Wanda Will Keep Major Investments in China, Chairman Says
(Beijing) — Dalian Wanda Group will switch its investment focus to domestic markets after its $9.4 billion sale of assets, according to Chairman Wang Jianlin, one of China’s wealthiest businessmen.
Wanda’s surprise sale of its theme park and hotel assets to smaller rivals Sunac China Holdings and Guangzhou R&F Properties raised questions about the company’s debt load and financing capacity as Chinese regulators tighten scrutiny of domestic magnates’ overseas investment spree. Wanda on Wednesday agreed to sell 77 hotels to R&F for 19.91 billion yuan and a 91% stake in its 13 theme parks to Sunac for 43.84 billion yuan.
Wanda will “actively respond to the state’s call and decided to put its main investments within China,” Wang said in response to a series of questions Caixin posed in an email. The sale of assets frees Wanda to pay off debt and generate greater investment returns from other business activities, he said.
Wang established Wanda in 1988 as a Dalian-based property developer. He later expanded the company’s business into tourism, entertainment, sports, finance and other areas through a slew of mergers and acquisitions.
Over the past five years, the company has become one of China’s major overseas dealmakers, spending around $20 billion on foreign assets including film producer Legendary, theater chains AMC Entertainment Holdings, Odeon & UCI Cinemas, and a U.K. luxury yacht maker.
But the atmosphere surrounding foreign deal-making has changed. The government is tightening oversight of such transactions because of concern over capital flight. Authorities are also cracking down on excess borrowing by private companies as well as local and regional governments.
In June, Wanda and several other companies were hit by a sell-off in bond and stock markets on speculation that banks might tighten credit controls on companies. That followed an order by China’s banking regulator for lenders to assess their credit-risk exposure to companies active in overseas acquisitions.
On Tuesday, a spokesman for the National Development and Reform Commission, the country’s top economic planner, said authorities would continue paying close attention to major investments in overseas property, hotel, entertainment and sports assets to reduce the risk of “irrational investments.”
In his email to Caixin, Wang said the sale unloads assets with thinner profitability and greater capital pressure while leaving Wanda with higher-profit core assets.
A source close to the company said Wanda’s 203 commercial and office complexes across the country, known as Wanda Plaza, are the main element of the company’s remaining core assets.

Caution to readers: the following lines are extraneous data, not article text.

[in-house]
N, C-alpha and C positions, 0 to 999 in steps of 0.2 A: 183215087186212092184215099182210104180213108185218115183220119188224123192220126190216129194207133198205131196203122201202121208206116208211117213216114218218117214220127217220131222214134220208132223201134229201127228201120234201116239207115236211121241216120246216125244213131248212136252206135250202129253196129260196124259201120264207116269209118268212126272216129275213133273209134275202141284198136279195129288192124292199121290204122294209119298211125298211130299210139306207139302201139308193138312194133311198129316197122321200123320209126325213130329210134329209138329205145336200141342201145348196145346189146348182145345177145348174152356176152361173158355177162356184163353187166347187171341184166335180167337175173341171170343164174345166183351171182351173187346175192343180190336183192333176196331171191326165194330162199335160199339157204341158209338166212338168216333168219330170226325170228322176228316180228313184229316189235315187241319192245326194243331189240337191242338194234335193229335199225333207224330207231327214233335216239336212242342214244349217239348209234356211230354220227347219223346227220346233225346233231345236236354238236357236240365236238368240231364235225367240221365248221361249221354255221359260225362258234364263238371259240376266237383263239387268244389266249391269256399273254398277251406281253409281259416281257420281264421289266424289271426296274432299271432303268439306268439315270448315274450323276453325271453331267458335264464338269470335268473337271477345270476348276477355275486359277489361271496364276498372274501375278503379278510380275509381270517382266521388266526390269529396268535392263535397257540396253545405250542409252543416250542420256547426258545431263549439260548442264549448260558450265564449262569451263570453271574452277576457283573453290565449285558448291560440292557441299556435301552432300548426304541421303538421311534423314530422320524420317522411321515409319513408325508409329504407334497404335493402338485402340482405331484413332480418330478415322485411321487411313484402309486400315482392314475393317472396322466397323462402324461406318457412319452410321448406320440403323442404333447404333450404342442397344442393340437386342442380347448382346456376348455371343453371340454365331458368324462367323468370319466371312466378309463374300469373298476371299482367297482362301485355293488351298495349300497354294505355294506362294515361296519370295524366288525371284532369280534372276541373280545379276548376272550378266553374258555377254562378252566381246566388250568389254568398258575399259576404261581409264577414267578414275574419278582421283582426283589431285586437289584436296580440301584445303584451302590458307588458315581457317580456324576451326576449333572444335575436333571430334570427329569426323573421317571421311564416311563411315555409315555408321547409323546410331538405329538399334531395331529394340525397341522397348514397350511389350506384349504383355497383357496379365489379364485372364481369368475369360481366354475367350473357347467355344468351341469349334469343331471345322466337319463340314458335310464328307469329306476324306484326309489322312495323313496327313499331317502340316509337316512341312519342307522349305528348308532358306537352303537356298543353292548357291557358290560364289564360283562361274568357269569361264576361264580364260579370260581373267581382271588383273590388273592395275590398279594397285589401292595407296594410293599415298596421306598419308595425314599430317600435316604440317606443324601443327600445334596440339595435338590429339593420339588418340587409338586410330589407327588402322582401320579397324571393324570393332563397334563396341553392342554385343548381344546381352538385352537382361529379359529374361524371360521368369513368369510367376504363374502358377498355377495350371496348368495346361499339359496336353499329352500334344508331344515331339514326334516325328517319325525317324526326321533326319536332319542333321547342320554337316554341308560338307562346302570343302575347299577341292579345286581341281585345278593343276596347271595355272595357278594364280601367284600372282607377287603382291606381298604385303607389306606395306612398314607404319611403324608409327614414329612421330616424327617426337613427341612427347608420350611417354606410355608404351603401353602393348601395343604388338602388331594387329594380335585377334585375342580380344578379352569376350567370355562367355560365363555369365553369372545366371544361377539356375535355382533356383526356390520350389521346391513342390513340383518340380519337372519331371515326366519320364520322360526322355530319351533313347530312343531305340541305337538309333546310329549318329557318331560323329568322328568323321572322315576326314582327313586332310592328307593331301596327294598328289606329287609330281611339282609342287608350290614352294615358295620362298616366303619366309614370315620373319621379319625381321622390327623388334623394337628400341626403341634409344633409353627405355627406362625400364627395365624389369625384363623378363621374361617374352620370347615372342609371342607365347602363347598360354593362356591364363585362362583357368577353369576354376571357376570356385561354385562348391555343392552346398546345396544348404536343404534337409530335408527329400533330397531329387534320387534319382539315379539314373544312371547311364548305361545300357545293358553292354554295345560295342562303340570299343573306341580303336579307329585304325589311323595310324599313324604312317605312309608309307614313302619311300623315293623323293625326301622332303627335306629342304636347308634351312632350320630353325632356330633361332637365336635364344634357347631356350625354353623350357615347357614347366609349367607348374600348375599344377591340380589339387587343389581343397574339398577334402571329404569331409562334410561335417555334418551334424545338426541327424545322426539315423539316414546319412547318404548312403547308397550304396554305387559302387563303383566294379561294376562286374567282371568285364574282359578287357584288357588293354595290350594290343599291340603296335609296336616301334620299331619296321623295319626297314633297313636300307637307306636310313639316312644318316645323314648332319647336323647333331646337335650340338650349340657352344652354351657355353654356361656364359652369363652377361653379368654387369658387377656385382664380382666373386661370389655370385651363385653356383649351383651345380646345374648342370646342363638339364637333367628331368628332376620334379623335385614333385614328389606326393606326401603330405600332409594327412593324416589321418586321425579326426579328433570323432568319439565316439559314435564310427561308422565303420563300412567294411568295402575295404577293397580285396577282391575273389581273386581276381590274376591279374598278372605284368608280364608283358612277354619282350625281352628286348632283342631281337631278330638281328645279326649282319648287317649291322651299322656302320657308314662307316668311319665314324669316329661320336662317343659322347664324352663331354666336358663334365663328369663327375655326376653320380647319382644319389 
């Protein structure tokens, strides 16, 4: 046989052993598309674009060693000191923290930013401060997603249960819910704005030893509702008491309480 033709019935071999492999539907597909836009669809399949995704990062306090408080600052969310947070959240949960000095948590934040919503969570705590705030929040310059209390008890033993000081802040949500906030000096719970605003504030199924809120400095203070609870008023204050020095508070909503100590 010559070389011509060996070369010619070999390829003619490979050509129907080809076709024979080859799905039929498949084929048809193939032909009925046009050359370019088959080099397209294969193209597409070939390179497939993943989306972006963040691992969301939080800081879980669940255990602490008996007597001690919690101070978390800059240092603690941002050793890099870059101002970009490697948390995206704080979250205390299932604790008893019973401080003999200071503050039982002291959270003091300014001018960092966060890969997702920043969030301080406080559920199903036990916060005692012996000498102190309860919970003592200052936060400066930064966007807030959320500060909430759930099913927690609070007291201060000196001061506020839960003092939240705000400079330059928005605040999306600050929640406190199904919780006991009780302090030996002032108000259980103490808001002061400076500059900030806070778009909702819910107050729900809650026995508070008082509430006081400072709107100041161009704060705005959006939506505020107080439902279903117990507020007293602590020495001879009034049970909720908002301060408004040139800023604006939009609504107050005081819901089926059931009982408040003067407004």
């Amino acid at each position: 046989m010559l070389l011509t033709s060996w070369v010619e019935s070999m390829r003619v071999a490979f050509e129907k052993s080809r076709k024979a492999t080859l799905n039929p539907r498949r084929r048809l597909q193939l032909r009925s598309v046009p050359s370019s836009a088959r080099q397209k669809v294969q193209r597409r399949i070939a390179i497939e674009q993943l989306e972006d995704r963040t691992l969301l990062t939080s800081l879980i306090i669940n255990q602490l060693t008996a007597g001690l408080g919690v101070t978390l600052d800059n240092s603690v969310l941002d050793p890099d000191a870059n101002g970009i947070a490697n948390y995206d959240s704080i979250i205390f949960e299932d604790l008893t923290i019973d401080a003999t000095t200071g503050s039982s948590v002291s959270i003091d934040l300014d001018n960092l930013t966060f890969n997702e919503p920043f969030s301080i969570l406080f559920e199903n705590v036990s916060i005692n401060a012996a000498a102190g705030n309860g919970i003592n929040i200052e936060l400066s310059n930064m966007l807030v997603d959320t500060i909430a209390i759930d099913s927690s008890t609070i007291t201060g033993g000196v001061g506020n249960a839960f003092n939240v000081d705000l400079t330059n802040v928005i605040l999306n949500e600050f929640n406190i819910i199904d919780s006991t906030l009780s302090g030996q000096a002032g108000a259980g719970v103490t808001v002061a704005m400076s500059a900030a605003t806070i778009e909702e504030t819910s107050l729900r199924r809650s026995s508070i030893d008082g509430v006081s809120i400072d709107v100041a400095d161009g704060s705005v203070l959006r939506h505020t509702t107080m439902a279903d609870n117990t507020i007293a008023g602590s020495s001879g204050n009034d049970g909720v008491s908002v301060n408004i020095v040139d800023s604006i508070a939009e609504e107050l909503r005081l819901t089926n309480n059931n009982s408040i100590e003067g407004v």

According to Wang, Wanda would pay off most of its bank loans with proceeds from the asset sale and switch its business focus to less asset-intense activities such as hotel and park management.
Wang said Wanda’s revenue from commercial property rents will exceed 33 billion yuan in 2018 with projected annual growth of 20% over the next five years. Here are excerpts from the email interview:
Caixin: What is the new strategy for Wanda’s overseas investment?
Wang Jianlin: Wanda will response to the state’s call and has decided to keep its main investment within China.
Caixin: What is the background of Wanda’s latest asset sale?
Wang: The big picture is the state policy and macro-economic environment. Companies have to follow the trend of the national economic development. In recent years, deleveraging and inventory reduction are the main tone of property industry policies, especially after the recent National Financial Work Conference, which highlighted efforts to reduce leverage and debt load.
The three companies (Wanda, Sunac and R&F) cooperated in the deal in response of the policy call as it reduced Wanda’s leverage and debt burden while pushing forward its transformation to the asset-light strategy.
Caixin: So the main purpose of the asset sale is to reduce Wanda’s debts?
Wang: It is but not all. Wanda sold what should be sold and maintained what should be saved. The tourism assets that were sold always have slow investment return and greater capital pressure. The hotel projects are less profitable. What Wanda keeps are commercial property projects with better profitability.
Caixin: In addition to debt reduction, what other benefit to Wanda is in the deal?
Wang: After the asset sale, two of Wanda’s asset-light business subsidiaries will get more attention and have greater room for growth. One is the hotel management company and the other is the culture and tourism project management company. The two companies were mired in the massive businesses in the past and were overlooked. But they can earn money by managing Wanda’s brand and have positive profit outlook. Both are very good companies that can become industry leaders.
Contact reporter Han Wei (firstname.lastname@example.org)
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